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[28] What do Chromatograms tell us? First Eluting Peaks are very Broad when using Direct Injection and Water as Matrix.

7 Oct 2014

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Chromatograms are like fingerprints. If you can “read” chromatograms well, you often can find a plausible cause. In this series, we will show a series of GC-chromatograms that are obtained from users and discuss some potential causes for the phenomena. Then we can move into some solutions for improvement.

 

 

Direct injection is often used if low levels of volatile components have to be analyzed in a higher boiling matrix. The main peak will elute later then the components, so we cannot use splitless injection. Direct injection is always a challenge as here a relative big injection-error is made.  If the conditions are not optimized, one can get a chromatogram as shown in fig.1. Here the matrix is water which complicates the injection.  Important is to minimize the band broadening during injection.


Fig 1  Note broadened early eluting peaks due to poor focusing
Fig 1 Broadened early eluting peaks due to poor focusing

Conditions for a good direct injection:

  • -    Using smallest injection amount;
  • -     Inject fast;
  • -     Use wide bore columns with high retention;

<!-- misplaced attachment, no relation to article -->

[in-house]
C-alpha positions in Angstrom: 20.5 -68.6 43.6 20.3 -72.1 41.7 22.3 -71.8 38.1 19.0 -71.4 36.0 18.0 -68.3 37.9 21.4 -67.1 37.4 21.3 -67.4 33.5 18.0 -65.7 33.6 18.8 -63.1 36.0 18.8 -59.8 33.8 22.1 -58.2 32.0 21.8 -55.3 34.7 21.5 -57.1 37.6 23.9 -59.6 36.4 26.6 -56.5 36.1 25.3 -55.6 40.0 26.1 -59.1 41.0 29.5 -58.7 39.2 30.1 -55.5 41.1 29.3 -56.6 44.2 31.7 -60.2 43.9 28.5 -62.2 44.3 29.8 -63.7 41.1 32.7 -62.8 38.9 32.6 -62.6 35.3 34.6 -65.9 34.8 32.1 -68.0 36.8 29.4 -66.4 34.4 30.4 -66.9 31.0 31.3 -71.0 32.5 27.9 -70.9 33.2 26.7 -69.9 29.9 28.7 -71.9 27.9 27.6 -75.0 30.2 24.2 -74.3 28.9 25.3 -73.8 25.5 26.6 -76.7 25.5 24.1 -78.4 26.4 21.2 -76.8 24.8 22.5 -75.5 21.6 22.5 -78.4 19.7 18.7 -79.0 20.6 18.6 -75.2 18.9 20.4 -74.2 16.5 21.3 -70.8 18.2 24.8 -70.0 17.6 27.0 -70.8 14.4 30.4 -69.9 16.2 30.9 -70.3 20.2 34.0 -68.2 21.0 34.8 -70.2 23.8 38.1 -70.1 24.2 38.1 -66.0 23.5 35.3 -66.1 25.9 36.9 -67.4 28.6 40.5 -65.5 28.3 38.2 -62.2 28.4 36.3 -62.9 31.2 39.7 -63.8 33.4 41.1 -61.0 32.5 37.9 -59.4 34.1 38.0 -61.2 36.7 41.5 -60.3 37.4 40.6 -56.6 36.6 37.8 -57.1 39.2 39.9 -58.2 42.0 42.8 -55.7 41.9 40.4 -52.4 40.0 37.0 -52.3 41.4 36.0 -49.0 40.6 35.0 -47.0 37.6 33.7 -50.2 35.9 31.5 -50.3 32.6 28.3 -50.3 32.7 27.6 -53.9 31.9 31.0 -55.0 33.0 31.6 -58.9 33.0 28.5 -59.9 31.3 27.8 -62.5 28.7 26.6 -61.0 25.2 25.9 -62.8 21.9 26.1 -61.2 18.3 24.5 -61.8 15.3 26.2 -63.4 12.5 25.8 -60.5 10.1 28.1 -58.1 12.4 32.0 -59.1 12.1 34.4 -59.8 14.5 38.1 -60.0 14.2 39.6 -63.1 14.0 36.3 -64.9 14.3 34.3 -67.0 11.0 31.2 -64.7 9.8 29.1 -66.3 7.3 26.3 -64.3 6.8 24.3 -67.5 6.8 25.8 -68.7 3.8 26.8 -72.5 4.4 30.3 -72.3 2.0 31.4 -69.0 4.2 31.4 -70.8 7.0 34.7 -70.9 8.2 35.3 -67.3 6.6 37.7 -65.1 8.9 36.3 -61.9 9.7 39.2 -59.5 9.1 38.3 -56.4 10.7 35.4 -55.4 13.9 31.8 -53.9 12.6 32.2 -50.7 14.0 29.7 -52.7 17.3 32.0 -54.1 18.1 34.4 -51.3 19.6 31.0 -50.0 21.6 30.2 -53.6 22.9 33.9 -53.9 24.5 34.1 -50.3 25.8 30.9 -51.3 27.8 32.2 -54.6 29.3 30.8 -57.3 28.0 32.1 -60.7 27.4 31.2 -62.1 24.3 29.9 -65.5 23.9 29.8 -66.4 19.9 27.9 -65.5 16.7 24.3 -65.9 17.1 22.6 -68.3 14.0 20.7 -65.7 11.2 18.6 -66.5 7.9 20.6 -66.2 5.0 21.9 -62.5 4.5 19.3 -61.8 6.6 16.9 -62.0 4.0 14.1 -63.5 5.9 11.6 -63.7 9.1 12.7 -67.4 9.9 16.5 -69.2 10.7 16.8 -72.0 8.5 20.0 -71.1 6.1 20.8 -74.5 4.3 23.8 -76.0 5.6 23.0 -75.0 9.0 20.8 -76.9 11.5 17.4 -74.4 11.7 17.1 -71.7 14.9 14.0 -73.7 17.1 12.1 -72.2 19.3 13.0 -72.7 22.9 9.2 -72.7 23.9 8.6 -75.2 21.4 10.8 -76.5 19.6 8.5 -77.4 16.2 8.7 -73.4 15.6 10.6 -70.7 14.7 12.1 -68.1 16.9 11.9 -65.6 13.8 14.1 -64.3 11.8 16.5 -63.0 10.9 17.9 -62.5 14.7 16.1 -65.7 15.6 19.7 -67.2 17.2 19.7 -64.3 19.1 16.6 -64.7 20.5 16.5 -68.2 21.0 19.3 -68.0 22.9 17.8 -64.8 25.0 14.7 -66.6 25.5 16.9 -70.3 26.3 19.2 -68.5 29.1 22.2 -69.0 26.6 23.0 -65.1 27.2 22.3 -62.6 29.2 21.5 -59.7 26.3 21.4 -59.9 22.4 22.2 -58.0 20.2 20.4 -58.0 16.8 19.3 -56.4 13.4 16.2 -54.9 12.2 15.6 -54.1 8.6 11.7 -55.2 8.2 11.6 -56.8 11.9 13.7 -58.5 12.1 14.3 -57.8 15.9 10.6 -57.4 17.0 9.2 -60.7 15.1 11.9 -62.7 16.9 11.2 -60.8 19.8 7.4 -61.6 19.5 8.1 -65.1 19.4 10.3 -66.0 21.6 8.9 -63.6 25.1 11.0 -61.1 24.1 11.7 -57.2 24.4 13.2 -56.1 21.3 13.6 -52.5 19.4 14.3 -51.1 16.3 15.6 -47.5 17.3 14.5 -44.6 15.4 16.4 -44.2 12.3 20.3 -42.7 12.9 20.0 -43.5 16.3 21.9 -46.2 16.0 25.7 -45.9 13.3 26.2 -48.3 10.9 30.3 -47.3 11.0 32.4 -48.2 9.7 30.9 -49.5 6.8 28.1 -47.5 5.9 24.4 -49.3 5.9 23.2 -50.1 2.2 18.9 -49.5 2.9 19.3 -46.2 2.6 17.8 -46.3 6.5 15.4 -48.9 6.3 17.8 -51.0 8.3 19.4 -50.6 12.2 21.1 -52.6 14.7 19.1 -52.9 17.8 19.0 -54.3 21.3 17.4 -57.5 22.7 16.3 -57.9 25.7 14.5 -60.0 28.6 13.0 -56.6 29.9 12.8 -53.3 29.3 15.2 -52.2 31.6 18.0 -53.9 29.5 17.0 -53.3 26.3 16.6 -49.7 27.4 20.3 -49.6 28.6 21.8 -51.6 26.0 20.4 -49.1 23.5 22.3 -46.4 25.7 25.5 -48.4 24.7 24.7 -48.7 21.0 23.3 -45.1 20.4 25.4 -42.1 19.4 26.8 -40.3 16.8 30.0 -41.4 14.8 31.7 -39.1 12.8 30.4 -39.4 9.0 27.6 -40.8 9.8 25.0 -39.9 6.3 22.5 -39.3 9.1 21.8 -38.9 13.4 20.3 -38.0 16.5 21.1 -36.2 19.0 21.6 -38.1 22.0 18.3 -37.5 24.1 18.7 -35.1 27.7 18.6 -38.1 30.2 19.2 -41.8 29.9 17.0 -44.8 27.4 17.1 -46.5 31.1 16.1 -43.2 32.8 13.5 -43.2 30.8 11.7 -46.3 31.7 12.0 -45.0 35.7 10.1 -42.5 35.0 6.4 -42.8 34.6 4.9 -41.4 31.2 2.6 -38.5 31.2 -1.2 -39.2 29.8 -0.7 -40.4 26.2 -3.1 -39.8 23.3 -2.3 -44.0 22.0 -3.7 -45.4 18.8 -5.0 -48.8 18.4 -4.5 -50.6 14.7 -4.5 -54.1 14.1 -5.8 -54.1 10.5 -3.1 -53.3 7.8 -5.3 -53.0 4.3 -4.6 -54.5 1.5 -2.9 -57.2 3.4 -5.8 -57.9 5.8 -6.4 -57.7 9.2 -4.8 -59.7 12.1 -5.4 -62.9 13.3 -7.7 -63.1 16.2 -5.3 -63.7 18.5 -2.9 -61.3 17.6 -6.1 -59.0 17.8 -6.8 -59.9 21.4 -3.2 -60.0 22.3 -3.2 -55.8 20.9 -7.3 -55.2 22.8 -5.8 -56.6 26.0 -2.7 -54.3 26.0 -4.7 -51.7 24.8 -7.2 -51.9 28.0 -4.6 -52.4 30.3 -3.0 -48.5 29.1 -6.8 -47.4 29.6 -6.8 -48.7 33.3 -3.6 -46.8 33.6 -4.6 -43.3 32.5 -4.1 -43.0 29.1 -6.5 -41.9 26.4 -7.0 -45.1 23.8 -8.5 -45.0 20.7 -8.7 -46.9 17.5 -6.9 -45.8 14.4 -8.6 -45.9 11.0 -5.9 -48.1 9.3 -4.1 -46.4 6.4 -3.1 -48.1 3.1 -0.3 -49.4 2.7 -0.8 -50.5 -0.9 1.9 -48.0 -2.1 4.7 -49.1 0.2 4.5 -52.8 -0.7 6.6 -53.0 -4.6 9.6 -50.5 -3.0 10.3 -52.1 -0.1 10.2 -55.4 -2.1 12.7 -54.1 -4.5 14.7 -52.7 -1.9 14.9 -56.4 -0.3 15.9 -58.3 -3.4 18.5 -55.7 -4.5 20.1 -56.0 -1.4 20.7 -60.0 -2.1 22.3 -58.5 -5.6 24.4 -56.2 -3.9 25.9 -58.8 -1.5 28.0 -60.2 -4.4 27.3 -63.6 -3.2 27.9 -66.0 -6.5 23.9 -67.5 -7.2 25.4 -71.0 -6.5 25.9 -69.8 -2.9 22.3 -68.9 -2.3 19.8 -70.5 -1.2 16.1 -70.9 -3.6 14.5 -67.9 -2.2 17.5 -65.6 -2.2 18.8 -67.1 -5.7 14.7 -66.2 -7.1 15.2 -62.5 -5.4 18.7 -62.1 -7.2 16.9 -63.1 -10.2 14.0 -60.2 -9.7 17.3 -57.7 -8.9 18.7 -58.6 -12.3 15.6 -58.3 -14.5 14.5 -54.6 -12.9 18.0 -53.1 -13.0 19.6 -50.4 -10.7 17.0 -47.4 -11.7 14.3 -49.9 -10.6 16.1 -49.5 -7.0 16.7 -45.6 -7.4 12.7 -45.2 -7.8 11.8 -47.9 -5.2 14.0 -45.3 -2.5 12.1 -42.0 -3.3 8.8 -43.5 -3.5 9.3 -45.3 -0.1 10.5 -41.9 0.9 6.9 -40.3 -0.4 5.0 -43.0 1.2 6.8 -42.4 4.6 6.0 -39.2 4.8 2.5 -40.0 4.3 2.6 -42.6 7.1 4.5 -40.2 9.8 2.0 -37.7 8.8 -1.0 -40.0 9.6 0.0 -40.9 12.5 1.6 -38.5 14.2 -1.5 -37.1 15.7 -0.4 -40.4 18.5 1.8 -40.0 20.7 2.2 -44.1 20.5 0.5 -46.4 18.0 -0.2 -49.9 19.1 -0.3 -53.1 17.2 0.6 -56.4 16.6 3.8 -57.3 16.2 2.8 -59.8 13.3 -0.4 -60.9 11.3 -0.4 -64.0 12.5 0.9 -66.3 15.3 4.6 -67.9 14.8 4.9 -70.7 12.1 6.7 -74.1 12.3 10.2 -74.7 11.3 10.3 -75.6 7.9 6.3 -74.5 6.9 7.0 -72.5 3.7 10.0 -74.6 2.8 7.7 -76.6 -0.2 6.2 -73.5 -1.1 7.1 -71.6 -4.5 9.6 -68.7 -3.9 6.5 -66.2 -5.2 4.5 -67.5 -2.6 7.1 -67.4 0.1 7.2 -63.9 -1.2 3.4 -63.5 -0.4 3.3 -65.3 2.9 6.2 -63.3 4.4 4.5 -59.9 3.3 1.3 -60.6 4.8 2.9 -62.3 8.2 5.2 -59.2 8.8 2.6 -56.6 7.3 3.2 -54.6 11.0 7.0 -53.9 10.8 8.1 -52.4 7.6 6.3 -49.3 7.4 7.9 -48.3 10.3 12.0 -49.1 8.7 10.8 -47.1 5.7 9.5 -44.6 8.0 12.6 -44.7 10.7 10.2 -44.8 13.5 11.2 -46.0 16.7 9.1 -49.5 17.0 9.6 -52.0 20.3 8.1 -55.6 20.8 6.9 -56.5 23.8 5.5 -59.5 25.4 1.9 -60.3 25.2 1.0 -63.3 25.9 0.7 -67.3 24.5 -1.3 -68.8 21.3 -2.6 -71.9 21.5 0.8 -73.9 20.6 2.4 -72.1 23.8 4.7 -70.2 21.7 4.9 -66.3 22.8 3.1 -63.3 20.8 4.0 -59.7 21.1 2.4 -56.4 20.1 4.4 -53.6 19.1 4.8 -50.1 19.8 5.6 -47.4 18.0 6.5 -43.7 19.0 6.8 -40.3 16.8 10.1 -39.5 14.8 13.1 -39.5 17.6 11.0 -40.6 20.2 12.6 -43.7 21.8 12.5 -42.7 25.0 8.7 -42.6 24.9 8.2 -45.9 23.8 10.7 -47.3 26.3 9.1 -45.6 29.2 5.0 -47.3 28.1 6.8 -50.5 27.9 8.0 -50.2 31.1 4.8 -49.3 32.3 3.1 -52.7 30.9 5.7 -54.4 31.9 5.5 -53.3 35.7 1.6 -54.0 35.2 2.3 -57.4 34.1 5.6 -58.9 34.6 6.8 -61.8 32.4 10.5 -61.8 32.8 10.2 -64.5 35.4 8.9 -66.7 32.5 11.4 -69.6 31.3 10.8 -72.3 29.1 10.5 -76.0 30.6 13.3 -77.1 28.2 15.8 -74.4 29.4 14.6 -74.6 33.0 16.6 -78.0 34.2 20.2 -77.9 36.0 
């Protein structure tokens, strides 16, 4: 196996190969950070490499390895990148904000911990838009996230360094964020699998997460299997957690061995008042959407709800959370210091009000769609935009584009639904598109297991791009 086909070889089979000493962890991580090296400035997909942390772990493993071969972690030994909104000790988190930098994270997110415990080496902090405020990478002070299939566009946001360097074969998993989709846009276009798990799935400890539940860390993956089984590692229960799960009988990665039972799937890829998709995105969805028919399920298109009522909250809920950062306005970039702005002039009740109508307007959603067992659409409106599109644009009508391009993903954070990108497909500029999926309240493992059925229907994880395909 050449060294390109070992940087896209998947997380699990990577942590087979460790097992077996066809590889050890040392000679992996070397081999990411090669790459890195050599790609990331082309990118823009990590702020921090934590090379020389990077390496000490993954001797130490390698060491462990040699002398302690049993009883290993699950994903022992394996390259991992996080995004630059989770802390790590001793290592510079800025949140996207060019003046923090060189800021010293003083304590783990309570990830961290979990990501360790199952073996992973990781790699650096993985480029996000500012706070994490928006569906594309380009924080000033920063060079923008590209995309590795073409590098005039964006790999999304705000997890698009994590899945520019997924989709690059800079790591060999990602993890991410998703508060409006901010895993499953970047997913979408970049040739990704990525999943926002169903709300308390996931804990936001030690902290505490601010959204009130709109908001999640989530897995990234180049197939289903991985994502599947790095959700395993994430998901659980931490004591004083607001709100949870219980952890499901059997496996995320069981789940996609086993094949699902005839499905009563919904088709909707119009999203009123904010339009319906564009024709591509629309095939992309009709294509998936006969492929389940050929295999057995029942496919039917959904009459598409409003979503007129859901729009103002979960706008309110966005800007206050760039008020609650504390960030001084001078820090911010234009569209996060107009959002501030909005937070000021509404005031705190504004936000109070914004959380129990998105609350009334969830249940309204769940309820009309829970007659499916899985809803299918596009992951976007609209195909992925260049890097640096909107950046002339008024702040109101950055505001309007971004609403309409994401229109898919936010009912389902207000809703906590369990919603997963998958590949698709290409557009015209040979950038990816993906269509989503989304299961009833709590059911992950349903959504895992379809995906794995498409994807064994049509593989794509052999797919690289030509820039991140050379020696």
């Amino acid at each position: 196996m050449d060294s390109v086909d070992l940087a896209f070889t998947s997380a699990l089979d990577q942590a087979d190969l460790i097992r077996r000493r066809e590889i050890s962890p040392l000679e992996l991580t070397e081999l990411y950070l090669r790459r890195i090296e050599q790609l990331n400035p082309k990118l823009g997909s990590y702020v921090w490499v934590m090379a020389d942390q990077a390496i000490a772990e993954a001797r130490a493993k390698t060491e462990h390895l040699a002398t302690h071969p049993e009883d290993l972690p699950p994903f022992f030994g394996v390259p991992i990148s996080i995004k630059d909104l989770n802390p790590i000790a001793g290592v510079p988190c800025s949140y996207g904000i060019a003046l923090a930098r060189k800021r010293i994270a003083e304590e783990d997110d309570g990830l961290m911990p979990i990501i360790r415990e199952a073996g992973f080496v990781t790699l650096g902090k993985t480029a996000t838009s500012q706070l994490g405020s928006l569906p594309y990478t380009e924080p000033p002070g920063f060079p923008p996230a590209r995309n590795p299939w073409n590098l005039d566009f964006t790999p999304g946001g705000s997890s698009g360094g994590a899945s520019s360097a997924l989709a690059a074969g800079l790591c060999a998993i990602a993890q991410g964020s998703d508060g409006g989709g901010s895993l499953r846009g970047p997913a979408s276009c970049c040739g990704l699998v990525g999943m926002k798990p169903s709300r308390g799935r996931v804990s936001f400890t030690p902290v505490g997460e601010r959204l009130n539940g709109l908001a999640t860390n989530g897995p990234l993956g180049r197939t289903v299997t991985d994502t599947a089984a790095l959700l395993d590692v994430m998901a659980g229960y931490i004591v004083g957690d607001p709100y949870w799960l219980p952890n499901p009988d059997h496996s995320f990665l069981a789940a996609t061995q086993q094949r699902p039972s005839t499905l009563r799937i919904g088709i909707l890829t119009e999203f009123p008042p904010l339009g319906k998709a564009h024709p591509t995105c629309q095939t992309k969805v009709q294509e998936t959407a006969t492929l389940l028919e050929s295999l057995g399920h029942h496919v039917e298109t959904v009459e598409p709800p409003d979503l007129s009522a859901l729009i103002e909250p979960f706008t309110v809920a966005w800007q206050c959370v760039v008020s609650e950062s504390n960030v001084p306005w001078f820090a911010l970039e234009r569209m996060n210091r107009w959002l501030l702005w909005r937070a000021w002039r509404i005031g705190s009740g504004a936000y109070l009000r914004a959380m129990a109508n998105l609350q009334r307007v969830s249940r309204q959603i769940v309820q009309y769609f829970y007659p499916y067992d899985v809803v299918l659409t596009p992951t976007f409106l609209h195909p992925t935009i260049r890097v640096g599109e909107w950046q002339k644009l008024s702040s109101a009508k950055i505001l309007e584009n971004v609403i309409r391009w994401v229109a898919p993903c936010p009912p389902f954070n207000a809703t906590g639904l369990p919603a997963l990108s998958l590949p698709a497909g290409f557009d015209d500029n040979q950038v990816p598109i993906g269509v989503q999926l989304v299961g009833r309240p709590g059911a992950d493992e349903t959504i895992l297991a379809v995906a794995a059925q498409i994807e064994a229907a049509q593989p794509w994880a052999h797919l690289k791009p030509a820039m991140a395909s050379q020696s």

• -     Use a uniliner (see fig.2) for most ideal gas path.
  • -     Find the best oven temperature to start the analysis;

See also:  "Direct injection.. when do we use this?"

 


Fig. 2  Uniliner for Direct Injection
Fig. 2 Uniliner for Direct Injection

To get sufficient focusing of the early eluting compounds one need to find a compromise between initial oven temperature and retention of the stationary phase.  Usually high retentive phases (thick films or PLOT’s) will have a good focusing effect, and result in sharp peaks.

The additional advantage is, that the starting temperature can be relative high, so there is reduced risk for the matrix to condense, which helps the chromatography.

 

Fig. 1 was using a 30m x 0.53mm Rt-Q BOND where oven temperature was 110C for 20 s, followed by a program ballistic to 130ºC, → 250ºC @ 10ºC/min

Under these conditions there is little focusing for volatiles happening which results in broadened peaks.  The later eluting peaks are focused and sharp.

By reducing the oven temperature to 80 C and using the same program, the focusing improved significantly, resulting in good peaks for early eluting compounds, see fig. 3.


Fig 3  dropping oven temp to 90C makes good focusing possible using water as matrix
Fig 3 dropping oven temp to 80C makes good focusing possible using water as matrix

By using a divinyl benzene porous polymer, the hydrophobicity also helps to make the water peak move very fast, so it has minimal impact on the retained analytes.

 

Installation of a column with the uniliner , Fig 2, remains a challenge as this connection is made inside the injection port. See for practical details, here: Installation uniliner 05-04-002

Figure 4 shows an other procedure to install a uniliner.
Blog28-fig 4

 

For some systems, like Agilent, the uniliner must have a “hole” on the side of the liner, in order to make the EPC work. This "hole can be on top or on the bottom. For Direct injections, it is preferred to use the hole on the top